Let it be noted that although acne is frequently connected with oily skin, it can also occur on dry skin.
Furthermore, because so many common acne treatments are designed specifically for skin types with oil production, while these outbreaks on drier skin are undoubtedly tolerable, they can be a little more challenging to cure.
But occasionally, specific areas of the face may develop acne while others appear particularly dry (what we call combination skin or T-zone oily skin).
Lack of moisture makes the skin dry, flaky, and peelable, whereas adequate moisture keeps the skin flexible and supple.
Because the skin barrier is not strong enough to protect itself, cracked skin is more prone to infection from microorganisms like bacteria and fungi, which can result in additional outbreaks.
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Why there are Breakouts
No matter what sort of skin you have, acne is caused by a rather straightforward formula.
The oil or sebum that the skin generates can clog pores if it becomes too thick and sticky and combines with dead skin cells.
A red or sensitive pimple can develop when this blackhead or whitehead combines with germs and becomes irritated.
Our skin loses moisture and sebaceous output as we age. Unfortunately, hormone imbalances, stress, dietary habits, environmental variables, and genetics can cause acne to worsen as we age.
Therefore, more breakouts may begin as the skin dries out; this is a difficult combination.
How to Stop Breakouts When Your Skin Is Dry
Maintain a Consistent Skincare Routine
Stay with what works after you’ve found it. Follow a regular skincare regimen. A typical setback brought on by the introduction of a new product can result in a cycle of breakouts followed by excessive dryness.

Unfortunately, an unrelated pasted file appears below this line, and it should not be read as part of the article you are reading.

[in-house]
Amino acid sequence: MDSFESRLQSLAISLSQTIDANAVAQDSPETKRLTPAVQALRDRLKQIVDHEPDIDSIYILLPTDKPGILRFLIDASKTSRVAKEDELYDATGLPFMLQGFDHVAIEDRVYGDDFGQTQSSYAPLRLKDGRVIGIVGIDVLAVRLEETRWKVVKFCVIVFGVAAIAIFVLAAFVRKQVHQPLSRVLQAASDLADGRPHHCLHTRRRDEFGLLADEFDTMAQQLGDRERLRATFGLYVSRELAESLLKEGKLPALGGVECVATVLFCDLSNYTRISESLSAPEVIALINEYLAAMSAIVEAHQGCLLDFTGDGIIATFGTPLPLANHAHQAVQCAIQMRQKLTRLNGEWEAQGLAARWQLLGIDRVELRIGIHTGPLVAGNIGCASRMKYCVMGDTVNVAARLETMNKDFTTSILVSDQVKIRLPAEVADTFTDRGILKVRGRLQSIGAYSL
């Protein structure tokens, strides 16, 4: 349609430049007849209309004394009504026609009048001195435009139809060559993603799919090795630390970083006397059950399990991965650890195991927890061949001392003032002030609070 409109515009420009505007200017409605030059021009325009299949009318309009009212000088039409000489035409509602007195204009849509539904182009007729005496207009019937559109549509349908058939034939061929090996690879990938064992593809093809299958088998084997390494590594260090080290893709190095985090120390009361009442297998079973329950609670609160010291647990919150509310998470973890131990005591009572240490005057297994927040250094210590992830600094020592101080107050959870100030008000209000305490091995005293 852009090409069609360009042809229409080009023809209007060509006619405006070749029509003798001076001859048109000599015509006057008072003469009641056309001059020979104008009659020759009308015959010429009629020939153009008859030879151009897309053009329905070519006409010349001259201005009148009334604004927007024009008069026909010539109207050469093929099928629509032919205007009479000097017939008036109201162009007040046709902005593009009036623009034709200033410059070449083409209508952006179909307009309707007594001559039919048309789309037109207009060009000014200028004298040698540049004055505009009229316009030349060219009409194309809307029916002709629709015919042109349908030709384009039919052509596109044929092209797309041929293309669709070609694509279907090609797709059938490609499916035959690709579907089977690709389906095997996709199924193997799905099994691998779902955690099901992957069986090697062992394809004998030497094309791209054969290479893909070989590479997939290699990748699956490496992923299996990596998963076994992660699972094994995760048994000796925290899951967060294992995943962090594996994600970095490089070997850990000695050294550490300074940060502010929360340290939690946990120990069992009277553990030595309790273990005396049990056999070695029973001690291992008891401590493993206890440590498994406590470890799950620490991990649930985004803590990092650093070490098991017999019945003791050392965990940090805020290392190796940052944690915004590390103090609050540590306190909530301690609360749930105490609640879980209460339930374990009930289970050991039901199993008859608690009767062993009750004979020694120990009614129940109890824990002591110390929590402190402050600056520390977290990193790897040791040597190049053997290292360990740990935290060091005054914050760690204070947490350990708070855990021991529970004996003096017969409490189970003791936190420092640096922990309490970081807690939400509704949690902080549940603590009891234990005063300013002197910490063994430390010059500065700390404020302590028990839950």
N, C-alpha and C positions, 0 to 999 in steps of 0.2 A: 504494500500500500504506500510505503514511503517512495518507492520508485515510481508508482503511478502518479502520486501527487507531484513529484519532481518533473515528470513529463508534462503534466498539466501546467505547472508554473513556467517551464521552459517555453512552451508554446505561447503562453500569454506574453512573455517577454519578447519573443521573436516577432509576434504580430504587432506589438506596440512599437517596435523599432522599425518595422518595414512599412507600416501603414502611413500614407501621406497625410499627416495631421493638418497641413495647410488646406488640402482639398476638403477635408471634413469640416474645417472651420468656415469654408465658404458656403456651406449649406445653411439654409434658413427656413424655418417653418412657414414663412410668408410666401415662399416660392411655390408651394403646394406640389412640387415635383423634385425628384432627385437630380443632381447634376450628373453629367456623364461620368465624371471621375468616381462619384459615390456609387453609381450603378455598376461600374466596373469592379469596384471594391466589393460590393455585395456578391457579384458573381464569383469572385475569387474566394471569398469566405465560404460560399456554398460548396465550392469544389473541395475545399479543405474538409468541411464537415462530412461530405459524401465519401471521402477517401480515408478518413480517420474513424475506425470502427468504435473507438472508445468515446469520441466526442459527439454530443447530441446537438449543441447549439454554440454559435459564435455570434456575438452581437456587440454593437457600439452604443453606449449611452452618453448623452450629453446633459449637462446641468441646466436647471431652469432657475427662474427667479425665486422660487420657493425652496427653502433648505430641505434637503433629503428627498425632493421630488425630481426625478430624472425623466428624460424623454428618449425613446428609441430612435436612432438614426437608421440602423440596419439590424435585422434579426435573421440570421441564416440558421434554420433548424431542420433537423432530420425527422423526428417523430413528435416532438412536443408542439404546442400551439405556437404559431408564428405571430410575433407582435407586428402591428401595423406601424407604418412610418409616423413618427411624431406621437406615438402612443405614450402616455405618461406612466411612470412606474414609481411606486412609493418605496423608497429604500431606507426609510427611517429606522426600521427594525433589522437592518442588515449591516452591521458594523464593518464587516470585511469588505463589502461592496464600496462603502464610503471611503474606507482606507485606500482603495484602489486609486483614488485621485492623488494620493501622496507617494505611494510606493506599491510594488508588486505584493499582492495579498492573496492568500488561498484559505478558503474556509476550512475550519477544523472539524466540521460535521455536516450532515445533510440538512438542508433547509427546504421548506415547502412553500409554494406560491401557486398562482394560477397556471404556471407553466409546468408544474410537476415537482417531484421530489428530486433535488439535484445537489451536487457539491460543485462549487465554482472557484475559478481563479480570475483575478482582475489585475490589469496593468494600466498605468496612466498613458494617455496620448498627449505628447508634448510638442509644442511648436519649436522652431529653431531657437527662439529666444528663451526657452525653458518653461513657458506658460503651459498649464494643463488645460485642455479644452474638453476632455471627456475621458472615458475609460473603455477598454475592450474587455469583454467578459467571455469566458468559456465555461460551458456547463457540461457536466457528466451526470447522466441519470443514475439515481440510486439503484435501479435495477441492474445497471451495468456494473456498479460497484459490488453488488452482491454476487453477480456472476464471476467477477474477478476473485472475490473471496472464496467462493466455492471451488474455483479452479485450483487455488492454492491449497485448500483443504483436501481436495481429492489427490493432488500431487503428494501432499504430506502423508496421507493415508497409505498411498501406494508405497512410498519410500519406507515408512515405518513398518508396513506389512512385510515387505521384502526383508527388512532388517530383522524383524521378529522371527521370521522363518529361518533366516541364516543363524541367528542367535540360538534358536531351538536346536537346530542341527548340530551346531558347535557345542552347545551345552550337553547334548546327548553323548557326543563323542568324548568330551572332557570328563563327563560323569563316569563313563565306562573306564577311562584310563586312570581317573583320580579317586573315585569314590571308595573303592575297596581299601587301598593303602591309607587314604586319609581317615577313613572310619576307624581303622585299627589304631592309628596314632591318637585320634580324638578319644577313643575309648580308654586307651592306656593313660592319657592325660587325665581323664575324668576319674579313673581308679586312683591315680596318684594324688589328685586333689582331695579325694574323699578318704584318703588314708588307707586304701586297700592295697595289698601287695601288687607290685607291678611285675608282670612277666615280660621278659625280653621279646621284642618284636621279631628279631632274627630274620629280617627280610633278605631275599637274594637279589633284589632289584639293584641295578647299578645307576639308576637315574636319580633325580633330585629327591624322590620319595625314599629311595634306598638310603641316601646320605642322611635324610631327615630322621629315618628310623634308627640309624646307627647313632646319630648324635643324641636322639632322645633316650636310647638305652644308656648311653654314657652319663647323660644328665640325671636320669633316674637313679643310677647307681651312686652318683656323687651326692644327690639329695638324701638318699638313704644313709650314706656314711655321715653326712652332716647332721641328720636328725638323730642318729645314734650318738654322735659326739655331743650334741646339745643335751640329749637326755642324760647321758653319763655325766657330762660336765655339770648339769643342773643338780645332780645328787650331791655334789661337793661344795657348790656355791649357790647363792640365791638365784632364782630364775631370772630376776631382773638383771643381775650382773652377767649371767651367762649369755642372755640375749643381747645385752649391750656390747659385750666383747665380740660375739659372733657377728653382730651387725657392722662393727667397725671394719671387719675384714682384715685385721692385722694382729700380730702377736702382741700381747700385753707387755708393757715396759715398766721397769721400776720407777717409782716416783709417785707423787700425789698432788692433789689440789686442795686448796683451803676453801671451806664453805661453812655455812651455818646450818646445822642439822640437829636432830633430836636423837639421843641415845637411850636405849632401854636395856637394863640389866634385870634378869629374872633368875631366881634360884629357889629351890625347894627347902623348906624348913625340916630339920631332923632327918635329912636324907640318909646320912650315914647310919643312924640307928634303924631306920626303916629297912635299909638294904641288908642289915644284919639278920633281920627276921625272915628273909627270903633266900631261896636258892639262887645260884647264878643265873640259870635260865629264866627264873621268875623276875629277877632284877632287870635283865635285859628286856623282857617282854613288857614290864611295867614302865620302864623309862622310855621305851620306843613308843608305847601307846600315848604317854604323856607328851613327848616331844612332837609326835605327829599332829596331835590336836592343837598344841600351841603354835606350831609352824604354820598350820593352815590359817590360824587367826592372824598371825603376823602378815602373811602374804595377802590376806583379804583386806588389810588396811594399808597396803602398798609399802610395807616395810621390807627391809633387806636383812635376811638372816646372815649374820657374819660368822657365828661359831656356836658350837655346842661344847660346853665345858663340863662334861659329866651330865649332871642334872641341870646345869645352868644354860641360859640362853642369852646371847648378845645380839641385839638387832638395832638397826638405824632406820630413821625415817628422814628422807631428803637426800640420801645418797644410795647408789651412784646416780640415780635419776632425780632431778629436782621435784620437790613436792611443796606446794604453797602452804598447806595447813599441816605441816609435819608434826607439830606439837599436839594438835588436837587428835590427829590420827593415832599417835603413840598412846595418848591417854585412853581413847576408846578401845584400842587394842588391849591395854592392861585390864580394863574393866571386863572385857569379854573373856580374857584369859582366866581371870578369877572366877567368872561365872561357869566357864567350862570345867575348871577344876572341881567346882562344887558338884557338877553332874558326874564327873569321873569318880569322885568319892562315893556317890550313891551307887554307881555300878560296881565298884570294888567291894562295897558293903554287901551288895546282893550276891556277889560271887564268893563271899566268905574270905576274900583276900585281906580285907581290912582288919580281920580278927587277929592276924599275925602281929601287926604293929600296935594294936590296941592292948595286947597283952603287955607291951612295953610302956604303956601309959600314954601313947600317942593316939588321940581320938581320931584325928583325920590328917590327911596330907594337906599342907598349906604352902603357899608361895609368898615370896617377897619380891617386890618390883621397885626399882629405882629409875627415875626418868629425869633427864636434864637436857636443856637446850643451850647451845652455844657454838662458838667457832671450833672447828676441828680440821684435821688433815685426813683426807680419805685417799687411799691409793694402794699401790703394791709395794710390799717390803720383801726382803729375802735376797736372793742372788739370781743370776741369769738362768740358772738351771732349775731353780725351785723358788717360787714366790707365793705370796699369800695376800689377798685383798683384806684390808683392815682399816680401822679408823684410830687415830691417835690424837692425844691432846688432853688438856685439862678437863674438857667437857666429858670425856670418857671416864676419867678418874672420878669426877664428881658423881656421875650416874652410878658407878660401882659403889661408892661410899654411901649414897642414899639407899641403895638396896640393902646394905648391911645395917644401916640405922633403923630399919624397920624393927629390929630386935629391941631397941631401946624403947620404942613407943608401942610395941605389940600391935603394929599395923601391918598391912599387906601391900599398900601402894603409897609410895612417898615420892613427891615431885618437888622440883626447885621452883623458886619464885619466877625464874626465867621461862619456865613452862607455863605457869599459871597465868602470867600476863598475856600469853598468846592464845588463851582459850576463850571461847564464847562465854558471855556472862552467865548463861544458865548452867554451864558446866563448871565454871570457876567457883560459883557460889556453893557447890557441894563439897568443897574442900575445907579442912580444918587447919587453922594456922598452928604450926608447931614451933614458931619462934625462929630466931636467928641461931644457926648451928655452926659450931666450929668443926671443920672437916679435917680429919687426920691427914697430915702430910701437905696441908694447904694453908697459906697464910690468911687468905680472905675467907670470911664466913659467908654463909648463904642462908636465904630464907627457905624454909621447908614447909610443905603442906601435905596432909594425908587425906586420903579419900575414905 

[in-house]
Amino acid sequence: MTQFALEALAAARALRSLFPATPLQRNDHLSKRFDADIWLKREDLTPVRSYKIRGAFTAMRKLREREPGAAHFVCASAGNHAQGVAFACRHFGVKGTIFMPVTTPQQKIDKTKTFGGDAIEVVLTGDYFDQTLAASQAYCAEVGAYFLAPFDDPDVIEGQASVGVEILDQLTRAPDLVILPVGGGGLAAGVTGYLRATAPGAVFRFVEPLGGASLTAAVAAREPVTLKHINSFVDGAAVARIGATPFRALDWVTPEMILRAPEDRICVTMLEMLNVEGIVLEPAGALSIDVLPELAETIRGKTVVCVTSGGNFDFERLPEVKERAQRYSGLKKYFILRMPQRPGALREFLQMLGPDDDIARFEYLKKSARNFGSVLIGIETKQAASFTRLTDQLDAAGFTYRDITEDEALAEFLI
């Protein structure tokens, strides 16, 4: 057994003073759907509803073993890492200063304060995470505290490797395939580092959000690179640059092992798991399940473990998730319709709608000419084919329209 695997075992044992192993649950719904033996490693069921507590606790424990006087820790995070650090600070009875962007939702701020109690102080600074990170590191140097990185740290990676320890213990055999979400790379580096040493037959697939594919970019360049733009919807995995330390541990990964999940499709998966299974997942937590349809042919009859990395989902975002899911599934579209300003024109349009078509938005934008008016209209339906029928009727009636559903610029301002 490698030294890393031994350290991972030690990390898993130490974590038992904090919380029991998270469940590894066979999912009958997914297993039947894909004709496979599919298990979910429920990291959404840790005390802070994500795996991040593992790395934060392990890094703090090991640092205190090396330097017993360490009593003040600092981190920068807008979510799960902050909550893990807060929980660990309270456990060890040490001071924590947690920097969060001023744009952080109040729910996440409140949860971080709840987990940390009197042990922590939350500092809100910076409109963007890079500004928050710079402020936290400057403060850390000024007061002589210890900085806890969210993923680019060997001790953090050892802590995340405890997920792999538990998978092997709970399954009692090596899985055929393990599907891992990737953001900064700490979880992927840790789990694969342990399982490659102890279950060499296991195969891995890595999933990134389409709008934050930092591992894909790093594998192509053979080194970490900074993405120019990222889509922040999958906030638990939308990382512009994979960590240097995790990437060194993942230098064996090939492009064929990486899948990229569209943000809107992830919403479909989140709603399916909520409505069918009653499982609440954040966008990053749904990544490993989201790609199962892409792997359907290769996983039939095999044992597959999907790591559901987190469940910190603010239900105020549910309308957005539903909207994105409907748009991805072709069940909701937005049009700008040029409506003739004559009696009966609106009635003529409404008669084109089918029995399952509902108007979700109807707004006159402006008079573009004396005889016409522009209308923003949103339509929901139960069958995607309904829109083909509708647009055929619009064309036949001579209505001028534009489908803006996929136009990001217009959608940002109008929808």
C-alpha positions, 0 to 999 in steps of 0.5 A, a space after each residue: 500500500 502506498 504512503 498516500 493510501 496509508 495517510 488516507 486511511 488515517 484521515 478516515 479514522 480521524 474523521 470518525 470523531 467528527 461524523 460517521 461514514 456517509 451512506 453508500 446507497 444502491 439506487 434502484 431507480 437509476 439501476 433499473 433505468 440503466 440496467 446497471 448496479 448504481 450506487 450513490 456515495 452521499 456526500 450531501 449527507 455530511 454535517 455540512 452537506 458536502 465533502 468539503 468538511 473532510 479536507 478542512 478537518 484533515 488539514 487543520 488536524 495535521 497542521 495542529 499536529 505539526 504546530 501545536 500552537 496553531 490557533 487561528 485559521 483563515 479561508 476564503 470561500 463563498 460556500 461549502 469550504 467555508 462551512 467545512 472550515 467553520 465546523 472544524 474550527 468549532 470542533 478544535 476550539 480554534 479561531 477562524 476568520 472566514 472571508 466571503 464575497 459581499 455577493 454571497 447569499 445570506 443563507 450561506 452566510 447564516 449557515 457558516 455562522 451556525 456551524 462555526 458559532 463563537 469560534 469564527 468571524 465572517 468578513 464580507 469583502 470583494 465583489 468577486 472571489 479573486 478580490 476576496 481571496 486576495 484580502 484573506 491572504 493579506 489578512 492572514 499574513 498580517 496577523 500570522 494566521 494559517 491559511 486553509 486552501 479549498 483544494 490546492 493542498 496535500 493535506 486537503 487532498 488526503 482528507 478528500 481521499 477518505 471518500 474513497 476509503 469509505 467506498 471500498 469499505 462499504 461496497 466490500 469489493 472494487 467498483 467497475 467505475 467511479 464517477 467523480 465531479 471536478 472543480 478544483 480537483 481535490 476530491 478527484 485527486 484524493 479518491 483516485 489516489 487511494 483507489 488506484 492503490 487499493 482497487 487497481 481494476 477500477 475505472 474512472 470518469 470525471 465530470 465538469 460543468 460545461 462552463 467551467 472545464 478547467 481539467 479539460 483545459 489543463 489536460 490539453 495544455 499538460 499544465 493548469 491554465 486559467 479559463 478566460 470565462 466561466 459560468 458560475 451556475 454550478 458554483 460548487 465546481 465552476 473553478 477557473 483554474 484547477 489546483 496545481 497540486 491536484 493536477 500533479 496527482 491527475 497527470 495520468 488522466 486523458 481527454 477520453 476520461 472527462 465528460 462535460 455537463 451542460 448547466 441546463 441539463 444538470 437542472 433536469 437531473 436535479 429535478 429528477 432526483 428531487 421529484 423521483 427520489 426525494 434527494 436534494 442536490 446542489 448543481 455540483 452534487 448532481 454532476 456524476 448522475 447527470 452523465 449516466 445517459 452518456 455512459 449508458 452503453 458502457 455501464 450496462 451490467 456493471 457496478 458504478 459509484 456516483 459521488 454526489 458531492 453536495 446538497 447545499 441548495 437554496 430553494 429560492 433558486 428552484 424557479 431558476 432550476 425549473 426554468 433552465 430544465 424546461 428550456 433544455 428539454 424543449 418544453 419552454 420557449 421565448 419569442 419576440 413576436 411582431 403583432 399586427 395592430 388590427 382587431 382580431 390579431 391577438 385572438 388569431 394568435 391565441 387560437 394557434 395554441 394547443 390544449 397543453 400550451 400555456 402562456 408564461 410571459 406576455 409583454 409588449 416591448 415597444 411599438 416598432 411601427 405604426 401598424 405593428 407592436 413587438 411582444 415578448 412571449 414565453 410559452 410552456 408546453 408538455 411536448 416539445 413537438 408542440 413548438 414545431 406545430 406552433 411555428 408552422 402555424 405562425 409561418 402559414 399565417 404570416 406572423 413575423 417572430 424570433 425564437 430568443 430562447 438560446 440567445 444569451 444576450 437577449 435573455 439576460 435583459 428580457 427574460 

Purify Twice Every Day
Don’t strip your face when you wash it twice a day. Pick a cleanser with a creamy texture so that the skin won’t lose its natural oils.
Utilize a Retinol (in Moderation)
Retinol, also known as the dermatologists’ favorite chemical, acts to unblock blocked pores by removing dead skin cells.
Of course, retinol is also well known for having the potential for irritation and for giving some users dryness and peeling skin. Therefore, instead of using them every night, use them sparingly once or twice a week on dry skin. If you discover that retinol is still irritating to you, try sandwiching it between moisturizers.
Don’t be afraid of oils and moisturize
It’s typical for people with acne-prone skin to fear moisture, although all skin types actually require moisture. Oils are often feared by acne sufferers even though they are a fantastic way to replenish moisture in the skin.
Face oils assist in reducing inflammation for acne-prone skin. This result helps lessen post-inflammatory hyperpigmentation, which can happen after acne flares, and outbreaks.
Avoid over-exfoliating or stripping the skin
Be gentle with your skin. Avoid using portable mechanical face washers and loofah-style facial scrubbers since they could make you feel more irritated and dry. Another piece of advice is to avoid astringent and drying products.
Avoid using alcohol-based toners because they frequently offer little relief for acne and make it more difficult to tolerate other, more effective treatments like retinoids.
How to Treat Breakouts When You Have Dry Skin
In order to avoid drying out the rest of the skin, treat pimples specifically on dry skin. Spot treatments target the troublesome pimple with a strong dosage of active chemicals (usually salicylic acid or benzoyl peroxide), but they don’t dry out the surrounding skin.
Use a spot treatment as necessary, but stick to your regular routine overall, and always remember to cleanse, treat, and moisturize. If you choose to utilize a benzoyl peroxide-based spot treatment, Rabach suggests looking for one with a concentration of 1%–2.5%.
Research demonstrates that more benzoyl peroxide does not more effectively treat acne; rather, it worsens acne-related dryness and irritation.
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